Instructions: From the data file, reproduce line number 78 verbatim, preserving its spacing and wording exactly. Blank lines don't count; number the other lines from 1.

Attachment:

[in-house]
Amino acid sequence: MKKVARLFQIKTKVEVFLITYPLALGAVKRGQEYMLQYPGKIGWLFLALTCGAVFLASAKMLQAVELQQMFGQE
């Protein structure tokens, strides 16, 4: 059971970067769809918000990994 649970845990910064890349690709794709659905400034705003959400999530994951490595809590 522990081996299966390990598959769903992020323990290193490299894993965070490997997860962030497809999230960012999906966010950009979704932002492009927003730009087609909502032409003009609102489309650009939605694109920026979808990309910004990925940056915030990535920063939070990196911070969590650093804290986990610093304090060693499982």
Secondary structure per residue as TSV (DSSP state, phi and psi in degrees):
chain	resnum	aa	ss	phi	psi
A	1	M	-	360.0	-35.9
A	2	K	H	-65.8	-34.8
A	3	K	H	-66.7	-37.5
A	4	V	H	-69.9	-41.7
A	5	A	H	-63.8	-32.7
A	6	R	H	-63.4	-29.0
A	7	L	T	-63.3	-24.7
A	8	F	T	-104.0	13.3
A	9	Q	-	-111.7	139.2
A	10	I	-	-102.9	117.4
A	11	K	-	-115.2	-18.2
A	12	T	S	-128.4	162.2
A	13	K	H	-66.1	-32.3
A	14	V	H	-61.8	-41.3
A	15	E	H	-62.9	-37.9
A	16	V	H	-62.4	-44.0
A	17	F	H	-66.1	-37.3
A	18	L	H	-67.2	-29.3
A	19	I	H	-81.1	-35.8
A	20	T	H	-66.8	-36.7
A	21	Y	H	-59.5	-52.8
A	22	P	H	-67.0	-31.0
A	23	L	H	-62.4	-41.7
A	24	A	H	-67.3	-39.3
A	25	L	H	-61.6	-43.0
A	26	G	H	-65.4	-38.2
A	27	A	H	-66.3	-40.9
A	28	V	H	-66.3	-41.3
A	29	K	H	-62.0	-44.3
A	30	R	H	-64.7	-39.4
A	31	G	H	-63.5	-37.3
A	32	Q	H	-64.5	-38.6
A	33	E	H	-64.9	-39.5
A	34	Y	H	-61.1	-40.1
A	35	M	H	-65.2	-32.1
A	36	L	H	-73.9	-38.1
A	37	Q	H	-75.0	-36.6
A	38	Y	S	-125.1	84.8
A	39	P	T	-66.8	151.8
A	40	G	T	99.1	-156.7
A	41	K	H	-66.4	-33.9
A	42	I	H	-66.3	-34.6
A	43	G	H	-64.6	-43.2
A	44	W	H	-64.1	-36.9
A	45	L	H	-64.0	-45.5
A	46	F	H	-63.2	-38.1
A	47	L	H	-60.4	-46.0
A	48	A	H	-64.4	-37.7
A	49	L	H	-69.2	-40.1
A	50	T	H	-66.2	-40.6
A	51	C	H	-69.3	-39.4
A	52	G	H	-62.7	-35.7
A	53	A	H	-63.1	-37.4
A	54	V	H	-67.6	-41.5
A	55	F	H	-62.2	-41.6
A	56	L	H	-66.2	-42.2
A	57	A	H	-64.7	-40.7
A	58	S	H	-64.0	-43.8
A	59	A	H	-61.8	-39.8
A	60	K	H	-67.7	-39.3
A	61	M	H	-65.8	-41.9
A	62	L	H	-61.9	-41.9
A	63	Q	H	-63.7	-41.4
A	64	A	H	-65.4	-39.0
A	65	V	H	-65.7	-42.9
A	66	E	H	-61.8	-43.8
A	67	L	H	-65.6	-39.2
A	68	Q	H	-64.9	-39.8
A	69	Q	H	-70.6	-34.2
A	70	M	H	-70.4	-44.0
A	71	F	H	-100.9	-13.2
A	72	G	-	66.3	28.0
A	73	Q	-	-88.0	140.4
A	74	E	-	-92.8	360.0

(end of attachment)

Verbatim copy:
A	73	Q	-	-88.0	140.4